Helem also inspired millions with its eloquent support for the global movement to boycott Jerusalem Pride 2006 “as part of the international boycott of, and divestment from Israel.” And people in Lebanon and around the world saw Helem provide shelter, food and other supplies to many refugees who escaped the war zone in the south and the southern suburbs of Beirut. I send my solidarity to Helem and to all the Lebanese people. I salute the victory of your people over the Israeli military, armed and backed by the Pentagon.

I raise my voice here in solidarity with the Iraqi and Iranian people of all sexualities and genders who are fiercely resisting imperialism. We are working hard to defend you.

The anti-war movement worldwide, particularly in the imperialist countries, needs to hear your Aswat. So my work here is to help to amplify the Palestinian Aswat, the Arab Aswat. I will listen carefully, closely and respectfully to your Aswat.

My actions also demonstrate my support for the growing world economic boycott of Israel. I did not buy a plane ticket to travel here. Minnie Bruce Pratt—​a poet warrior, comrade and my partner in life and love—​sends her solidarity to Aswat by contributing 140,000 of her frequent flier miles for my airline ticket. Within the Israeli economy, I will not buy a single souvenir, not a postcard. I will only spend money for food.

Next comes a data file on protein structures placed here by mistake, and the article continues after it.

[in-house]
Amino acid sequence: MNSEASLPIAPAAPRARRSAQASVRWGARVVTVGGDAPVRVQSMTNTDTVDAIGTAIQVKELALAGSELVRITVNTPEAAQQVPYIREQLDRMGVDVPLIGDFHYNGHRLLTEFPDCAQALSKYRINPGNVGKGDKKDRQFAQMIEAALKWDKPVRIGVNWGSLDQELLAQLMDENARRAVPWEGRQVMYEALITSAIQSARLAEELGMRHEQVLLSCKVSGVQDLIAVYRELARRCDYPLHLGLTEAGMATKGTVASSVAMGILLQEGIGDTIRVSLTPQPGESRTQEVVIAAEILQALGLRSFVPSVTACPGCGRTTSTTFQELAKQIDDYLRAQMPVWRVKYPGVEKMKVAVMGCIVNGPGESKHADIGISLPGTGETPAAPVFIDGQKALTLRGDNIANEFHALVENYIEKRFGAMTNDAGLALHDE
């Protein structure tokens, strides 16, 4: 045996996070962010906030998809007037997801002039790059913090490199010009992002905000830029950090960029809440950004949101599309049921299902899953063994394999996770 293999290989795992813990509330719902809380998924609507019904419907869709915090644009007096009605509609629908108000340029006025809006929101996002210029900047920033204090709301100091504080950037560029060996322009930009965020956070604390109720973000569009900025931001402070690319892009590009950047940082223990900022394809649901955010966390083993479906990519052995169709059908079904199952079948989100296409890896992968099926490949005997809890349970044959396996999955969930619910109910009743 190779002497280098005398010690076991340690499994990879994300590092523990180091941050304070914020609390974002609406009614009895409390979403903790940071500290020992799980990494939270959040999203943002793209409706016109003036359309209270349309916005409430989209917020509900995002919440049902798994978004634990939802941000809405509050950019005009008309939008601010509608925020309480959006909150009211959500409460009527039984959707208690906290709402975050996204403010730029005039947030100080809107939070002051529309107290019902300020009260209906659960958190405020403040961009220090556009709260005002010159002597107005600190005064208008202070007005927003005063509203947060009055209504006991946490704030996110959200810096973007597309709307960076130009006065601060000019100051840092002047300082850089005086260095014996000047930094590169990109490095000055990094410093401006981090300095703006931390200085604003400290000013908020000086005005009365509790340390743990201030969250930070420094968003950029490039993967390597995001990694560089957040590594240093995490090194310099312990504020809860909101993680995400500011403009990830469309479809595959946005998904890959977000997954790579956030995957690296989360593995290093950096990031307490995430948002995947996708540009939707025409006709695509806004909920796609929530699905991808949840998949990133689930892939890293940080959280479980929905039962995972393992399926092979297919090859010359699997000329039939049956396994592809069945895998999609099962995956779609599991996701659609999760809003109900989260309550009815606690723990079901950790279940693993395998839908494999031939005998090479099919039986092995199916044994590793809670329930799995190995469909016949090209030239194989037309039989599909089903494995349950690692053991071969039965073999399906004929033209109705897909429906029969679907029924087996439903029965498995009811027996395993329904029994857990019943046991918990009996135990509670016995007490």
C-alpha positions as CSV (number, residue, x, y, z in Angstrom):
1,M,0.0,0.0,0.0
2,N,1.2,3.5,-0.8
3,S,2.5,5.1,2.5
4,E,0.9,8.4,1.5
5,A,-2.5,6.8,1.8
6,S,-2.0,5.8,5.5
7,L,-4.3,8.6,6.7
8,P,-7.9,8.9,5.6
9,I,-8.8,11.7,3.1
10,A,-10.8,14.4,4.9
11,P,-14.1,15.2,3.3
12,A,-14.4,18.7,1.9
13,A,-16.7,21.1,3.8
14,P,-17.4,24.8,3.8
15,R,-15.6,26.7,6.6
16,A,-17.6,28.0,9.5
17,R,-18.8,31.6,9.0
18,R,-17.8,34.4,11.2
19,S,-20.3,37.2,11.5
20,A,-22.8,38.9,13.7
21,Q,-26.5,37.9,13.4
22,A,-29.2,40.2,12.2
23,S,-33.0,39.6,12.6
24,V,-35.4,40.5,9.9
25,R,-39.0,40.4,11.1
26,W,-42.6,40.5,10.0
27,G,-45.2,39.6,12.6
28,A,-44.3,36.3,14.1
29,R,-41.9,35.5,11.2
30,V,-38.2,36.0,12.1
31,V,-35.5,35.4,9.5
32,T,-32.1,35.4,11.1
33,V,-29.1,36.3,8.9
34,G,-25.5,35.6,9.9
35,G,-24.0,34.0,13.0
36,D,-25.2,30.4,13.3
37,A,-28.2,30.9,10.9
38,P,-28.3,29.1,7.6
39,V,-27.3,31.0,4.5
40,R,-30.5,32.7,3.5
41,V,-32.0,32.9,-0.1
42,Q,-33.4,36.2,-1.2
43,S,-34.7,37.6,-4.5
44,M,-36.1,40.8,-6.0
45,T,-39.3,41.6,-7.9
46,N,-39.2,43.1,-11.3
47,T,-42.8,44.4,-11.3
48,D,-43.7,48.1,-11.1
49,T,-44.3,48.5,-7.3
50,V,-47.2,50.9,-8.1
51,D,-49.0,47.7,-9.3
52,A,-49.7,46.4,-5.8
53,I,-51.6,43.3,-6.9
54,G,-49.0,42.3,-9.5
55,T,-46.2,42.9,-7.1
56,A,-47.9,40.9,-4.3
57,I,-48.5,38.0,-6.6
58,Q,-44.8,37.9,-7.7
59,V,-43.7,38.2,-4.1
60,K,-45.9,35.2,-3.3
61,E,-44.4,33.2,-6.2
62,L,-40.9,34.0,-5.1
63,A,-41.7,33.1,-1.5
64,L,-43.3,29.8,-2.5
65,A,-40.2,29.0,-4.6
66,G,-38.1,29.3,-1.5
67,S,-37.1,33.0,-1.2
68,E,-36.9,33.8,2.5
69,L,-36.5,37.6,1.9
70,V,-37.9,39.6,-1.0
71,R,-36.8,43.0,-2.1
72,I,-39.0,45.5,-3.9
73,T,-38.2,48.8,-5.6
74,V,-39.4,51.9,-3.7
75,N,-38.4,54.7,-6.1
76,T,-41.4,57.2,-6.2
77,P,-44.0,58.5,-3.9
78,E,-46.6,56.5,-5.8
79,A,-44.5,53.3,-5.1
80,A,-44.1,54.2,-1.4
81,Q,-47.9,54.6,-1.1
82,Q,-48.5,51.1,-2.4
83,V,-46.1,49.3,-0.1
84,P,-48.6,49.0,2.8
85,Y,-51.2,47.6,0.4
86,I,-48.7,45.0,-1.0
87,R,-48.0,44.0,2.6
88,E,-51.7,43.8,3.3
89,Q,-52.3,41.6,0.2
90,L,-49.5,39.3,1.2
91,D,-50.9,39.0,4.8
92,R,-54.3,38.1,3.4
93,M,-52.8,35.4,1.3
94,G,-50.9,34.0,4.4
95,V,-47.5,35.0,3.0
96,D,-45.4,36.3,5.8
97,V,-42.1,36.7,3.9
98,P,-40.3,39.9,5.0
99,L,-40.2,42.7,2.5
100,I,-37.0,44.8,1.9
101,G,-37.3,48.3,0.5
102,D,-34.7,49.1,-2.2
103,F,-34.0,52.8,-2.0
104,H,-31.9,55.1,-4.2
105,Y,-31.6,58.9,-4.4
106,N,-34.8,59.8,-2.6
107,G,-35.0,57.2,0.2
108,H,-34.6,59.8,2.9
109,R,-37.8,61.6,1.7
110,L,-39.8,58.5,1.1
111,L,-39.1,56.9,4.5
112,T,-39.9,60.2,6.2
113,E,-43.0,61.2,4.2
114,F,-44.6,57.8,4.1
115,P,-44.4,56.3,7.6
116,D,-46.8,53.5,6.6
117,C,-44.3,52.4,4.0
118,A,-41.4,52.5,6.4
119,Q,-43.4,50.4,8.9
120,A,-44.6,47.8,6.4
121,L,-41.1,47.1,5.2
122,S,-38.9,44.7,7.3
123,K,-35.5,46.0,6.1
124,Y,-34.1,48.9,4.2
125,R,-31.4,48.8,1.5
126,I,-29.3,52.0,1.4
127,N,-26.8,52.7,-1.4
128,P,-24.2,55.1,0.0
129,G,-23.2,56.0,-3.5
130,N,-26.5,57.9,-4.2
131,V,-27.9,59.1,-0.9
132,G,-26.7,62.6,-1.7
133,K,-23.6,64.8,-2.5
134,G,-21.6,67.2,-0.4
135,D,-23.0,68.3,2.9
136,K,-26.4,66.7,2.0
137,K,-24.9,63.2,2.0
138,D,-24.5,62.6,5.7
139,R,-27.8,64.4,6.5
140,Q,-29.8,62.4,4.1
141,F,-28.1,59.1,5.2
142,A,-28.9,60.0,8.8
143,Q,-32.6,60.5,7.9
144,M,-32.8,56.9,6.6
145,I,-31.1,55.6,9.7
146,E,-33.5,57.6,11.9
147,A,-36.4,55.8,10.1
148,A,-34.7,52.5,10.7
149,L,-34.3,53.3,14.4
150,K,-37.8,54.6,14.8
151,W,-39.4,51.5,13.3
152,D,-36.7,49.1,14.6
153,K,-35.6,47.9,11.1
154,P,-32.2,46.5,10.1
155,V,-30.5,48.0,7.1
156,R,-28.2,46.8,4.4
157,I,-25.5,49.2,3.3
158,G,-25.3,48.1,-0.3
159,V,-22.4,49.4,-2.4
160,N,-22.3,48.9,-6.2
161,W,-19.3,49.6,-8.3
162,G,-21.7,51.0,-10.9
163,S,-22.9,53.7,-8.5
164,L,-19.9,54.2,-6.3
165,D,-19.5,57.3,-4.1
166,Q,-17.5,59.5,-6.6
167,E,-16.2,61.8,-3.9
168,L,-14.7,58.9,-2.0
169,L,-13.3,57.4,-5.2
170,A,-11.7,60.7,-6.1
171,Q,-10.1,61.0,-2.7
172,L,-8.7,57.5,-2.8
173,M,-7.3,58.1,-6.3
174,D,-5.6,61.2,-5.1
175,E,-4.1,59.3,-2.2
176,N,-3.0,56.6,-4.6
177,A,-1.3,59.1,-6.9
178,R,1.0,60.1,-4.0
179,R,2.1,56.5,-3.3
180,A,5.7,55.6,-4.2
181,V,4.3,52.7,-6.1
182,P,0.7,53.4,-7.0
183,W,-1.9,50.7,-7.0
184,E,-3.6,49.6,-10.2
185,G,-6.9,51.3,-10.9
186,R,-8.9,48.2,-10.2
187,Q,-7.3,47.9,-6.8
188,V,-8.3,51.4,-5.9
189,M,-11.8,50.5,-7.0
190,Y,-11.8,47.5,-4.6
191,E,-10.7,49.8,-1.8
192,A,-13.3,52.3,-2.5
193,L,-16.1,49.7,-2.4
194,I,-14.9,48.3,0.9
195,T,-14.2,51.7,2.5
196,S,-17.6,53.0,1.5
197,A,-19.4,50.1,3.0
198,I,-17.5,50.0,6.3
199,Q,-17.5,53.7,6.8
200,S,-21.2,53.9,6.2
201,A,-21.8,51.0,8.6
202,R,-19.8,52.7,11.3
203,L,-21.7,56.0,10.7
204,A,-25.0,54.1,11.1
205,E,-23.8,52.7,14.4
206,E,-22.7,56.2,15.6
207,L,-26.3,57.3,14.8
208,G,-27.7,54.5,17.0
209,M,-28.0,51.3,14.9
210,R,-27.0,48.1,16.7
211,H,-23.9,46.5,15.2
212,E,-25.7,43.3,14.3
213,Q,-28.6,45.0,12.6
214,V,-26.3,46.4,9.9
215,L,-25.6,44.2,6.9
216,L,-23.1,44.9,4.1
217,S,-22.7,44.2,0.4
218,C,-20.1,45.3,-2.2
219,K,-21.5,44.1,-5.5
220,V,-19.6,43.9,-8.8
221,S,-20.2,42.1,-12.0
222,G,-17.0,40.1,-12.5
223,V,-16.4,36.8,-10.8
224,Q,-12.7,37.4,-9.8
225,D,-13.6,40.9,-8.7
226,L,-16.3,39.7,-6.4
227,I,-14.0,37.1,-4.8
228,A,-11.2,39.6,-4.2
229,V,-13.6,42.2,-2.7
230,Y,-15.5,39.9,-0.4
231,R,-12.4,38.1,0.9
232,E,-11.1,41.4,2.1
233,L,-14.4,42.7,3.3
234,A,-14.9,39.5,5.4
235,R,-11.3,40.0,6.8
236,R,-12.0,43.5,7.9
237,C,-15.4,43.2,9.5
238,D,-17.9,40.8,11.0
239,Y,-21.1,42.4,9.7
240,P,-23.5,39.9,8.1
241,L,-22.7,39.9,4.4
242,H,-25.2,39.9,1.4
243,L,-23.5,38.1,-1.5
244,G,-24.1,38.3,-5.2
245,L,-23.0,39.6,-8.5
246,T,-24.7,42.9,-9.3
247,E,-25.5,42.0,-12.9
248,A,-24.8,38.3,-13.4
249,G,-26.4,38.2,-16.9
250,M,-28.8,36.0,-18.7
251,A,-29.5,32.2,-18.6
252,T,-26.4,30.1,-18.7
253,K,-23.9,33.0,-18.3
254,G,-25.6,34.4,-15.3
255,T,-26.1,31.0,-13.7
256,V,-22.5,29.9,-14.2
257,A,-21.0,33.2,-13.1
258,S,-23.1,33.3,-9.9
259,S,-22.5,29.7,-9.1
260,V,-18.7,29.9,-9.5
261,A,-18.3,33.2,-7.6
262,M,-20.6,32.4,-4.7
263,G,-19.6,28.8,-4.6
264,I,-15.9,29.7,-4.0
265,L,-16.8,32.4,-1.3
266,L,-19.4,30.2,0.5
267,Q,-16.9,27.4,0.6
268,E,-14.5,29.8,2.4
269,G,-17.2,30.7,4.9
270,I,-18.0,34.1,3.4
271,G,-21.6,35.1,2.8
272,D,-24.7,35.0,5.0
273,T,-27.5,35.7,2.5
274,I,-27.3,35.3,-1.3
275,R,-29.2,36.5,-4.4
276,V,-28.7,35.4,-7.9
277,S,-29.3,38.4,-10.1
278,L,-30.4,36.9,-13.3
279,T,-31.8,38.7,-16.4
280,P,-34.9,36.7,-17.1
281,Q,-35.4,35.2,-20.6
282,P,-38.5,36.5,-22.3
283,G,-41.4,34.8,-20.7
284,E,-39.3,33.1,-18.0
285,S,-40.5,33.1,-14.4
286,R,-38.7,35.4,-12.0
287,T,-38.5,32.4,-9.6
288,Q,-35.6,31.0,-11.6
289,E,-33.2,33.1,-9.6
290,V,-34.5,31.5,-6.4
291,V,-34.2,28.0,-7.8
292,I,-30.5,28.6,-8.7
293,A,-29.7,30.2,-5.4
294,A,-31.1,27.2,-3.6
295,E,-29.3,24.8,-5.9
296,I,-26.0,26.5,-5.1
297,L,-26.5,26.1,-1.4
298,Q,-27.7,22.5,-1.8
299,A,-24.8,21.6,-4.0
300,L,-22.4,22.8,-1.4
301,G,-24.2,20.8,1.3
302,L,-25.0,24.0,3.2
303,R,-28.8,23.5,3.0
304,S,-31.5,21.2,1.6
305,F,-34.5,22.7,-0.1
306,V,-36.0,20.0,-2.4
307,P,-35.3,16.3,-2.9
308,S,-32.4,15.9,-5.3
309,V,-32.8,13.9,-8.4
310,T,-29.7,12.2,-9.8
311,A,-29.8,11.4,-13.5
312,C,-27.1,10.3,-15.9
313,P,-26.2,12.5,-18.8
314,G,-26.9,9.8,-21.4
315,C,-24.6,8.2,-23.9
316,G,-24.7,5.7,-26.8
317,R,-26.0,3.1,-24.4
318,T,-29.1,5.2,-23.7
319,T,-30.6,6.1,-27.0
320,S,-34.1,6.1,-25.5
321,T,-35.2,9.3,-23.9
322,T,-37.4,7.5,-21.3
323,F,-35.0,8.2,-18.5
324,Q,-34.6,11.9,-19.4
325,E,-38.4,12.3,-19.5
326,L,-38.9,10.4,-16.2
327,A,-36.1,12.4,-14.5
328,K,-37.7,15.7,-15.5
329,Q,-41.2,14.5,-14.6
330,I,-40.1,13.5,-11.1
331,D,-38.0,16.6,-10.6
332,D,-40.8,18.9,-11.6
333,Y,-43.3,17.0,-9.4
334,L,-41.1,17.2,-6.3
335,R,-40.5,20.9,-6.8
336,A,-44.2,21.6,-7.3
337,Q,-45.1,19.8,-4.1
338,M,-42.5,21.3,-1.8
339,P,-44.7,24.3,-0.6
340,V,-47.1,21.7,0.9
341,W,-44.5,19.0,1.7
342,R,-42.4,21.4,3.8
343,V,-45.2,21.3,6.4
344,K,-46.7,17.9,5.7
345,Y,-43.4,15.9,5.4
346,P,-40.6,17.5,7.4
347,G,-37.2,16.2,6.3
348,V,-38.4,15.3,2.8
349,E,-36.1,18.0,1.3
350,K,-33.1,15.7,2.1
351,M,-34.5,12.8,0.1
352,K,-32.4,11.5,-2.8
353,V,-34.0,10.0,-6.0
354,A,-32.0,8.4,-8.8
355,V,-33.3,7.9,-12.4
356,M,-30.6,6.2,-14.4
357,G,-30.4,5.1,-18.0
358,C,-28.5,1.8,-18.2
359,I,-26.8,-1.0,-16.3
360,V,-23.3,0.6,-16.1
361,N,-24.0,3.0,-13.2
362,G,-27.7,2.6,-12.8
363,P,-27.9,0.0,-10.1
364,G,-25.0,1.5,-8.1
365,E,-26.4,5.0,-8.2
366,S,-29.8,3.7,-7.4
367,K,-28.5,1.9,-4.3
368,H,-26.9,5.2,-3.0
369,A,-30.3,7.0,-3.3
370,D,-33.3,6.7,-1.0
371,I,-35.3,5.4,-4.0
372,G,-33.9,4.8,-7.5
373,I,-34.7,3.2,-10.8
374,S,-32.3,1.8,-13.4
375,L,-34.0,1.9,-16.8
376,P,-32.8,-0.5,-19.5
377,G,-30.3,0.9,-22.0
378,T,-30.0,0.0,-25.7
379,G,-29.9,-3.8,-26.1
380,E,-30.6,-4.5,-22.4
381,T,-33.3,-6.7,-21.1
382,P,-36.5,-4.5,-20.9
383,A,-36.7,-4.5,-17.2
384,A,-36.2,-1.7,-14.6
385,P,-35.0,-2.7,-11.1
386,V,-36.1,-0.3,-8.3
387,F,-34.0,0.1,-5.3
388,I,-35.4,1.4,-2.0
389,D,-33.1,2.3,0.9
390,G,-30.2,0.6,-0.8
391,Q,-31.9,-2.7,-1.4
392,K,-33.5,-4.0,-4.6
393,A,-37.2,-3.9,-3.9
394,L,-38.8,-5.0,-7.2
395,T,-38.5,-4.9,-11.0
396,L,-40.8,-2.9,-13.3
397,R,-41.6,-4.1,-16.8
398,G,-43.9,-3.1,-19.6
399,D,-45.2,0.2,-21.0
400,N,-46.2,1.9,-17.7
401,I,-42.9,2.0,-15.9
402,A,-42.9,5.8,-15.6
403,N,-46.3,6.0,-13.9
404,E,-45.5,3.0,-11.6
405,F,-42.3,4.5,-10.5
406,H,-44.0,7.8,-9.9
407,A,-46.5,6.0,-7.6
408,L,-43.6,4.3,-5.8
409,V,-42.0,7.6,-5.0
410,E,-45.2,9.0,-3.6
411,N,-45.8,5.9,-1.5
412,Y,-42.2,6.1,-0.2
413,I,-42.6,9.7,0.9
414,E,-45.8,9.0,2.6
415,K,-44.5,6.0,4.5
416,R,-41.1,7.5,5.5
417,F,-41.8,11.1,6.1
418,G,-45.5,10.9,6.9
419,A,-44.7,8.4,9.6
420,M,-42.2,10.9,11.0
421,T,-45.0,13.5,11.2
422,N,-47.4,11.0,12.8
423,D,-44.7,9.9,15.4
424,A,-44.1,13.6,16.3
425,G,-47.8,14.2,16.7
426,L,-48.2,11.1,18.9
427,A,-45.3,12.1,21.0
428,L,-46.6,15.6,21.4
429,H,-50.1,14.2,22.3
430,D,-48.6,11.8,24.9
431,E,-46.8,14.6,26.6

Minnie Bruce Pratt and Leslie Feinberg, defending Iran. (WW Photo: Mike Otto)

In support of the cultural boycott of Israel, I turned down a request to speak at Tel Aviv University. I will not speak a word of Hebrew or Yiddish while I am here. I will not sign the Hebrew language translation of Stone Butch Blues. I already send every penny of income I receive from the Hebrew edition to Aswat.

I come here knowing that Tel Aviv and Washington may try to detain me, because my life does not fit into the either/or boxes of the U.S. passport. But I come here to stand with Aswat.

It may seem that the colonial occupation of Palestine could last forever, but it will not. With the Intifada and world support it will end, as surely as apartheid in South Africa was ended by the long struggle of the Black people of South Africa—​who took up arms for liberation—​and those of us who fought alongside in solidarity, including for divestment. I am with you in your struggle.

I respect and defend your right to self-determination. I will fight alongside you for every right—​for full civil rights within the 1948 borders, for transportation between the villages of the triangle, for an immediate end to the economic embargo against the Palestinian people as collective punishment for electing their own government representative, for an end to the siege of the West Bank and Gaza—​at your side.

And I will be with you on the day that we tear down the colonial garrison state of Israel, and Palestine is free from this racist, theocratic, apartheid, imperialist occupation—​the day when all those who planted the olive trees will taste the fruit of freedom.

From the river to the sea, Palestine will be free! Long live Palestinian Aswat!